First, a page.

Select Committee on Environmental Audit Appendices to the Minutes of Evidence


Memorandum from CAG Consultants

  This submission focuses on the third question considered by the Committee:

The extent to which the UK Government has adequately monitored UK progress on sustainable development and the issues mapped out in Agenda 21 since 1992 as part of its preparation for the Summit.


  CAG is an independent consultancy providing a research, consultancy, training and policy analysis service. We work principally for the public sector in the fields of sustainable development, stakeholder involvement, and regeneration.

  In the 1990s CAG researched and drafted a series of landmark publications for the then Local Government Management Board (now IDeA) on the meaning of sustainable development and its application to local government. This culminated in CAG preparing the first draft of Sustainable Local Communities for the 21st Century (DETR/LGMB/LGA) which was published to coincide with a national conference to launch the Prime Minister's call for all local authorities to adopt Local Agenda 21 Strategies by the year 2000.

  CAG also drafted the Local Government Officers' Sustainability Training Pack for WWFUK and the joint local authority associations of England, Scotland and Wales. We are currently managing a joint project to update the Pack with new modules on:

    —  Community Strategies and Local Strategic Partnerships.

    —  Best Value.

    —  New Council Structures.

  Joan Bennett is a director of CAG and has 10 years experience as a sustainable development consultant with the company. She specialises in mainstreaming sustainable development within local government.

  Joan is currently managing CAG's project for the Audit Commission's Best Value Inspection Service. CAG (with the Institute of Local Government Studies at the University of Birmingham—Inlogov) are drafting guidance for inspectors on how to judge the sustainable development performance of local authorities. Joan previously managed CAG and Inlogov's survey of local authority experience of integrating sustainable development into Best Value for the Local Government Improvement and Development Agency (IDeA). She also prepared the original IDeA / Local Government Association guidance on this subject published in 1998. Joan has run numerous training courses for local authorities on Best Value and sustainable development.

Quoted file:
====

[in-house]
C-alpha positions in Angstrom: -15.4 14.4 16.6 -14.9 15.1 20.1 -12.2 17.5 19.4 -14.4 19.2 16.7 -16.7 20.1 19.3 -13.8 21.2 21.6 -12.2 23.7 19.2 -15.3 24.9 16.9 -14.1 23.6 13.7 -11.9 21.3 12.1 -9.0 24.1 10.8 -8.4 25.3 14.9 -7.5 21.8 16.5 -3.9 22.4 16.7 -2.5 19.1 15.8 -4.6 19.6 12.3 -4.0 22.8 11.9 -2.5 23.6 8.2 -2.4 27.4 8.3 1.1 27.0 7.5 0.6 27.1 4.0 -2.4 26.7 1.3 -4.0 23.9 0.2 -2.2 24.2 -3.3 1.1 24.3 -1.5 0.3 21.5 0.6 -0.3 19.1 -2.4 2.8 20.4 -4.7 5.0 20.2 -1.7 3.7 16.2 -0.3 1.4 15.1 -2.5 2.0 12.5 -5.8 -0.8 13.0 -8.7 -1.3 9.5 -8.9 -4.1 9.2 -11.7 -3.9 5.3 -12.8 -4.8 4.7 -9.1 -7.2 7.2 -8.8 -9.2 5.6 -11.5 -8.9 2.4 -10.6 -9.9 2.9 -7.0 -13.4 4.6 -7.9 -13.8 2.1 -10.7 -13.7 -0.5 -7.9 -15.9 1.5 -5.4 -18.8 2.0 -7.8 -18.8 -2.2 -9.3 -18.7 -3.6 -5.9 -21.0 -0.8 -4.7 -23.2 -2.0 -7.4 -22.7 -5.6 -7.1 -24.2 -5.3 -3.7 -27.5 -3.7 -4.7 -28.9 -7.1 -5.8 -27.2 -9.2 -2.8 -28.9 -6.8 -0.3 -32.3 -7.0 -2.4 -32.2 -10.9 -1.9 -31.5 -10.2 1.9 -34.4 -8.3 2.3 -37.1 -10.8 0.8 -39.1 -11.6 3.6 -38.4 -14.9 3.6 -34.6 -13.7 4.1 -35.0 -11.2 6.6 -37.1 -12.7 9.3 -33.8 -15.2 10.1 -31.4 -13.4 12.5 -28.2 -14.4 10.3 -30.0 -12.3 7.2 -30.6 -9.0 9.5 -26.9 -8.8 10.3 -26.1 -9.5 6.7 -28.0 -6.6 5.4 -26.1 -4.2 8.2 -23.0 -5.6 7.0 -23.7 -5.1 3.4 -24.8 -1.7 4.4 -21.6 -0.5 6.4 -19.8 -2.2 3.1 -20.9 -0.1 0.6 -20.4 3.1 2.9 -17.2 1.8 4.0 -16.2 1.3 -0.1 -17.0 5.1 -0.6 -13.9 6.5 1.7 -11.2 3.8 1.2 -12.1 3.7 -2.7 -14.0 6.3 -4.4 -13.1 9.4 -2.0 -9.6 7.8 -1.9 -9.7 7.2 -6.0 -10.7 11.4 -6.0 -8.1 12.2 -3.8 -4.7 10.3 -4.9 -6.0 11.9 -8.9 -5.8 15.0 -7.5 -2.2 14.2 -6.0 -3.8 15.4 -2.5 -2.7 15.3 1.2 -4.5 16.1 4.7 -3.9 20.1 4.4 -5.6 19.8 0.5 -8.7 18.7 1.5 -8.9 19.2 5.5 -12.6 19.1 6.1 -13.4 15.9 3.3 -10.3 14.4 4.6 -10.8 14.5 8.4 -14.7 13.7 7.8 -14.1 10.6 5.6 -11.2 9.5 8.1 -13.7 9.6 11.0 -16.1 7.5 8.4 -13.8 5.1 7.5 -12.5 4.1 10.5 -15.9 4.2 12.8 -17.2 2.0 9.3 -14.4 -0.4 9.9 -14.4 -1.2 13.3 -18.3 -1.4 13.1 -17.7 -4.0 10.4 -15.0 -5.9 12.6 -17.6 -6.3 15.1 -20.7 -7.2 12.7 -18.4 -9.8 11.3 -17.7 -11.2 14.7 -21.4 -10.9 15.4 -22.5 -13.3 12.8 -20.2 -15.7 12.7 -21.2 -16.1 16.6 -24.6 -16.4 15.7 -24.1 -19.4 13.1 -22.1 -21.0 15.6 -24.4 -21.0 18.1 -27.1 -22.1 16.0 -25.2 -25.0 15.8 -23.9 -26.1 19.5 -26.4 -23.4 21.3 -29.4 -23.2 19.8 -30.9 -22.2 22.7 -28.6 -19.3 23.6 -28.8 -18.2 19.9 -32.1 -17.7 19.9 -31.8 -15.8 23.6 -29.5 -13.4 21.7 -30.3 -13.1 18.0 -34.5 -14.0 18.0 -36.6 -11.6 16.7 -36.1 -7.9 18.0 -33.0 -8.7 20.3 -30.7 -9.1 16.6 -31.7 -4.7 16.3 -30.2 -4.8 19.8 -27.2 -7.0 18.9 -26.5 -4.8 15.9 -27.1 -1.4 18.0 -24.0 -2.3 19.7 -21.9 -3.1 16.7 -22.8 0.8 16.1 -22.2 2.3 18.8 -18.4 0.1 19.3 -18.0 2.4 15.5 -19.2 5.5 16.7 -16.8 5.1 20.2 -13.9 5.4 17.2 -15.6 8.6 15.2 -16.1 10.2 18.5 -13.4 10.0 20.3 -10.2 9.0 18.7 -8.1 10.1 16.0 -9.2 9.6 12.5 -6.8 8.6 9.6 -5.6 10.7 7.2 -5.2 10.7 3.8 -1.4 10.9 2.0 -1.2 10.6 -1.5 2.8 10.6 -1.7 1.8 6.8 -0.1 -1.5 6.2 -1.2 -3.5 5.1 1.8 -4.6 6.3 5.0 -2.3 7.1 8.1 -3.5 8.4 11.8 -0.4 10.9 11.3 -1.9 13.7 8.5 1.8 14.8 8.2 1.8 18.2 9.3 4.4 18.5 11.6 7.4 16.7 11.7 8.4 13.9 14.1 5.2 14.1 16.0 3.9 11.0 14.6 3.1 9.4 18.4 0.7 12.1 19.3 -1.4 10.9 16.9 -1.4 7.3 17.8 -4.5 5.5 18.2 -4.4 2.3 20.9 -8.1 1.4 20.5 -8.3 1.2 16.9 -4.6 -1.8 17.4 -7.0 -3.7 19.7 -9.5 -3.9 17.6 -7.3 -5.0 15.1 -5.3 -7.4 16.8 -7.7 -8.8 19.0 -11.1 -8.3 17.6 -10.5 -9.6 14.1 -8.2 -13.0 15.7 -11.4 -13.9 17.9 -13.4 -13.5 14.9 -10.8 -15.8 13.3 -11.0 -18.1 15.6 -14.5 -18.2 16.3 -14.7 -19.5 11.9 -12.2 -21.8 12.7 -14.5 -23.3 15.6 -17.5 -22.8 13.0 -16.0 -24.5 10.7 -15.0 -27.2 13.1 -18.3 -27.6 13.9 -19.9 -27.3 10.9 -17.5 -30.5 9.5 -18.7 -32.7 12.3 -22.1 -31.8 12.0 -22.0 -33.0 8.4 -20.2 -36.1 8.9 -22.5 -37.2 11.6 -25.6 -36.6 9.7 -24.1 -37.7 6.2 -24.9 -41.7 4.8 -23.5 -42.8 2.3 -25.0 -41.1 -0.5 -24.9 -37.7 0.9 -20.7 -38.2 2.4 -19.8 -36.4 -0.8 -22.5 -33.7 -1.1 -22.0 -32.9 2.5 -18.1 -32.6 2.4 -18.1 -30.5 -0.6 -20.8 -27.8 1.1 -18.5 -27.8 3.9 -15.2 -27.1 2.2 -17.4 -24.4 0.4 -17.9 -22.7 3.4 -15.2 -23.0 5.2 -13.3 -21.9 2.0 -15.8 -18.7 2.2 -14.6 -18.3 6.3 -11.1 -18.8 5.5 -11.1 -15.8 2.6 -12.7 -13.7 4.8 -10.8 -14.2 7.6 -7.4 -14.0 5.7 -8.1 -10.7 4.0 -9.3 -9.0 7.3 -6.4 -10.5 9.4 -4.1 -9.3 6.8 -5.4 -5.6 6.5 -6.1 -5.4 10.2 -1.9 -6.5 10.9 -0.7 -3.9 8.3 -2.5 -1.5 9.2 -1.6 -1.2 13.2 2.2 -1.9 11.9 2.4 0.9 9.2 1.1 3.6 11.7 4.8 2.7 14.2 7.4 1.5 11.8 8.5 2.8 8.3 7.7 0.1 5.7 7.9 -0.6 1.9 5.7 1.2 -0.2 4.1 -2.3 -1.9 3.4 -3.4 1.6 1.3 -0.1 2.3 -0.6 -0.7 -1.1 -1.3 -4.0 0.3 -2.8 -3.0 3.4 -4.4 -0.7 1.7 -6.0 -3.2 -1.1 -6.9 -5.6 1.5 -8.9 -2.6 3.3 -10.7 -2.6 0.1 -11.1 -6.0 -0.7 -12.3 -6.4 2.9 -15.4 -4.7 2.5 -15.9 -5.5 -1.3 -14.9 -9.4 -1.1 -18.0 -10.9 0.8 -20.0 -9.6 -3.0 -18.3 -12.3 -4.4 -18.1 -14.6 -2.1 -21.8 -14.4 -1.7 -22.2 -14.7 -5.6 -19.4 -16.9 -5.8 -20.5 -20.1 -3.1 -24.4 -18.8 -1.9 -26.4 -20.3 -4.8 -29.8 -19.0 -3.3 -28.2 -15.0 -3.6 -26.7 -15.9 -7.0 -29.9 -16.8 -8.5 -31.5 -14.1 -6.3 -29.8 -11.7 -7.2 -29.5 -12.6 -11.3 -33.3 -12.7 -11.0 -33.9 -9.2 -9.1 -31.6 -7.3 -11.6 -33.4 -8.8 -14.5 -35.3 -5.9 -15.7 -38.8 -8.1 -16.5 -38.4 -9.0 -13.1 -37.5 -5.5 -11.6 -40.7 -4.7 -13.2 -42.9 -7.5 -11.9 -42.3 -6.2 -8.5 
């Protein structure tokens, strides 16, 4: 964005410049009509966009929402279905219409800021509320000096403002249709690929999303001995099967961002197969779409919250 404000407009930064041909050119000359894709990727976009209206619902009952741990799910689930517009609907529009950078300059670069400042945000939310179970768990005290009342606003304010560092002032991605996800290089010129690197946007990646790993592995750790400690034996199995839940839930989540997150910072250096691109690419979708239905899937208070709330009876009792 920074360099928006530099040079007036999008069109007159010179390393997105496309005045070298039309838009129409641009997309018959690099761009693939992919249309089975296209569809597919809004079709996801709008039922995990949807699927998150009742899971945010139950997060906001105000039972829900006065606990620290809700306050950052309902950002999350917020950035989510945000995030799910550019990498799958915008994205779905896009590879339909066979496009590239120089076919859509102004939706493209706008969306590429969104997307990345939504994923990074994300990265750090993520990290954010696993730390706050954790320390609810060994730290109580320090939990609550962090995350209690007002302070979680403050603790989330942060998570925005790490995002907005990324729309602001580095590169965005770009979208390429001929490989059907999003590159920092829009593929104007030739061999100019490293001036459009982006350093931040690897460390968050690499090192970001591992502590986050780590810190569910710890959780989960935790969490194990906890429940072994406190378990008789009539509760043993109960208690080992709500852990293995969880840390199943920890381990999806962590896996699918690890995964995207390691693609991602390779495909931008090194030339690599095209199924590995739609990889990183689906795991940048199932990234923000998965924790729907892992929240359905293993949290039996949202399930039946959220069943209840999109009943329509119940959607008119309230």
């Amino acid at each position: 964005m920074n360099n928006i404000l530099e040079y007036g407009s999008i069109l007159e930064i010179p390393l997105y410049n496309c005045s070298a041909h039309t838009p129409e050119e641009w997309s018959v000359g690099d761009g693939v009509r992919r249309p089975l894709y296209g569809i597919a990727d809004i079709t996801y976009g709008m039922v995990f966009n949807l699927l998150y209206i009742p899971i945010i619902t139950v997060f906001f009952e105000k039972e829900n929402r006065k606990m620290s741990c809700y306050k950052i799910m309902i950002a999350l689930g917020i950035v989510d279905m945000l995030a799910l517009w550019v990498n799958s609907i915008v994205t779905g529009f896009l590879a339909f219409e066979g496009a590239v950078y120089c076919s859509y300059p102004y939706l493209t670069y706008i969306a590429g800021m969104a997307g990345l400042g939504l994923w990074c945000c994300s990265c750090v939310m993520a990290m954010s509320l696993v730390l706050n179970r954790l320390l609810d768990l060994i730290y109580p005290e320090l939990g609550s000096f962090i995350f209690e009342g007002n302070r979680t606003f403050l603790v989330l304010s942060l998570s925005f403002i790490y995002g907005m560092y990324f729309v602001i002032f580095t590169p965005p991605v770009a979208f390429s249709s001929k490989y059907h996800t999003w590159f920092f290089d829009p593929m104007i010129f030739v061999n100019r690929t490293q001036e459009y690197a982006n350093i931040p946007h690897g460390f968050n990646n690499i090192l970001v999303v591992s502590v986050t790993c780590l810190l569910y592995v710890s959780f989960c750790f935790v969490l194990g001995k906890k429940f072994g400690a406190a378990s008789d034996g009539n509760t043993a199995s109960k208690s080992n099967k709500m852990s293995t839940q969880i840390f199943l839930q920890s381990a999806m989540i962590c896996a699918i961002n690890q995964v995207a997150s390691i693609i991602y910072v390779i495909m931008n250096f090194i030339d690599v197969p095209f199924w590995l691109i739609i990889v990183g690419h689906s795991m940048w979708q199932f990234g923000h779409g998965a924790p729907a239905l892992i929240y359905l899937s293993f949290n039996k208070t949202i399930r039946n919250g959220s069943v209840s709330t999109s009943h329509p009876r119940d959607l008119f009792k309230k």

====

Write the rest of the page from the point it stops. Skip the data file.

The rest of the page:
To What Extent is Local Government's Progress on Sustainable Development being Monitored

  Chapter 28 of Agenda 21 identified local government as a vital contributor to sustainable development. In the years following the 1992 Earth Summit the then Local Government Management Board (LGMB) and Local Government Associations did much to promote Agenda 21 in local government. By the end of the decade the majority of authorities had prepared Local Agenda 21 Strategies and had appointed dedicated staff to co-ordinate sustainable development activities.

  Initially the majority of sustainable development co-ordinators tended to operate outside mainstream local government activity, but towards the end of the 1990s there was an increasing push to "mainstream" sustainable development within local government. "Mainstreaming" implies that all local government activities take full account of sustainable development objectives.